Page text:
Question: "Why does my cat hate the new kittens?"
Kathie has three adult spayed female cats and two eight-month-old neutered male kittens. Six-year-old Mindy gets along fine with the other adult females (eleven-year-old Addley and four-year-old Kia), but hated the two kittens Rhapsady and Karamel from the start when they were found at four weeks of age.
Kathie and her husband provide three large litter boxes in the basement that are cleaned daily, and feed the cats upstairs.
The kittens' appearance is the only change in the household, and the babies were kept segregated in a back bedroom for the first two months.
"We had Mindy checked by the vet and she seems fine--just overweight," writes Kathie. "Mindy used to get along fine with the other cats, now all she does is growl when any cat comes near her. I've had Mindy since she was a kitten, and she likes to lick and suckle my shirt since she was a baby. I don't understand why she has taken this "meanness" on the two new babies."
Mindy now growls at any of the cats/kittens when they come near her even if they are ignoring her. "We tell her 'No' firmly, no yelling and no physical movement, and she stops momentarily and then starts back up, and finally, she just gets up and leaves the situation. She spends a lot of her time away from everyone. I know she is a good cat. She was a perfect pet before the weight gain and the kittens.
She can be very affectionate sometimes and just walk up and butt heads with me. She even licks and purrs for me sometimes. I try to spend some special time with her alone every day, and give her extra loving and attention.
Mindy's dislike of the kittens can be purely a behavioral issue, caused by health-related and/or environmental concerns.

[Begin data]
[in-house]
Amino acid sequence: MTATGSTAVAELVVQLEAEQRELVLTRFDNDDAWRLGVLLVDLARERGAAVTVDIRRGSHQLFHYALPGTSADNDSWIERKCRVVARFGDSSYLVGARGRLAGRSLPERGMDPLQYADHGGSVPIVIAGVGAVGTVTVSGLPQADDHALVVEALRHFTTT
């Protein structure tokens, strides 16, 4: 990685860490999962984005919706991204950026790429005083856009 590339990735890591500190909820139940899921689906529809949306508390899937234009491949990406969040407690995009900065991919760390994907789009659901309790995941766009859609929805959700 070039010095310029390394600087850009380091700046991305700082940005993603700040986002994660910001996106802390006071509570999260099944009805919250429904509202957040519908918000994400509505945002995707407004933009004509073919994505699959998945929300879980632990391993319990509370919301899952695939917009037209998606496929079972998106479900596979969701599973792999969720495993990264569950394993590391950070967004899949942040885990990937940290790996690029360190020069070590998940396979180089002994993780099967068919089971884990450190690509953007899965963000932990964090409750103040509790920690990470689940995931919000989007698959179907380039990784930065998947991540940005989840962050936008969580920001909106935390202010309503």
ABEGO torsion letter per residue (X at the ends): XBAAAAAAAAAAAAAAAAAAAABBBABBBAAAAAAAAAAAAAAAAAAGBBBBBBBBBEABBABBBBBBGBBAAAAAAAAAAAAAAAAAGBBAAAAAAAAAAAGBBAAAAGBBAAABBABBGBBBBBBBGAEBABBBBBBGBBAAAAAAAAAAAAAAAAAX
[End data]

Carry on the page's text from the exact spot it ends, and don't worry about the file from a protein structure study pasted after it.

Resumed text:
The H.I.S.S. Test can help narrow the focus by looking at the cat's health, instinct, stress, and symptoms. Your veterinarian may have eliminated all these possibilities, but I'll keep this response general to help as many readers as possible.
Your cat's weight gain made me perk up my furry ears. Although she's not considered "old" Mindy may have some arthritis issues going. Cats with painful joints tend not to exercise as much, and pack on extra padding as a result and then the extra weight makes it even more painful to move. Recent information indicates 75 percent of cats over the age of seven have arthritis. They hide it well, too, and simply stop moving quite so much. But pain can make kitty tempers short.
Cats instinctively feel suspicious of potential stranger danger, so when the boy kittens arrived, Mindy's reaction was normal. Remember that when Mindy arrived as a kitten, Addley was the adult already there. And when Kia arrived, Mindy was little more than a kitten herself.
Kittens are much more flexible and forgiving of changes to routine, but now Mindy is on the brink of middle age and for five years had no "interlopers" to deal with. It can take months for a set-in-her-ways cat to accept a new pet, and proper introductions help. Eight months in the scheme of things isn't all that long.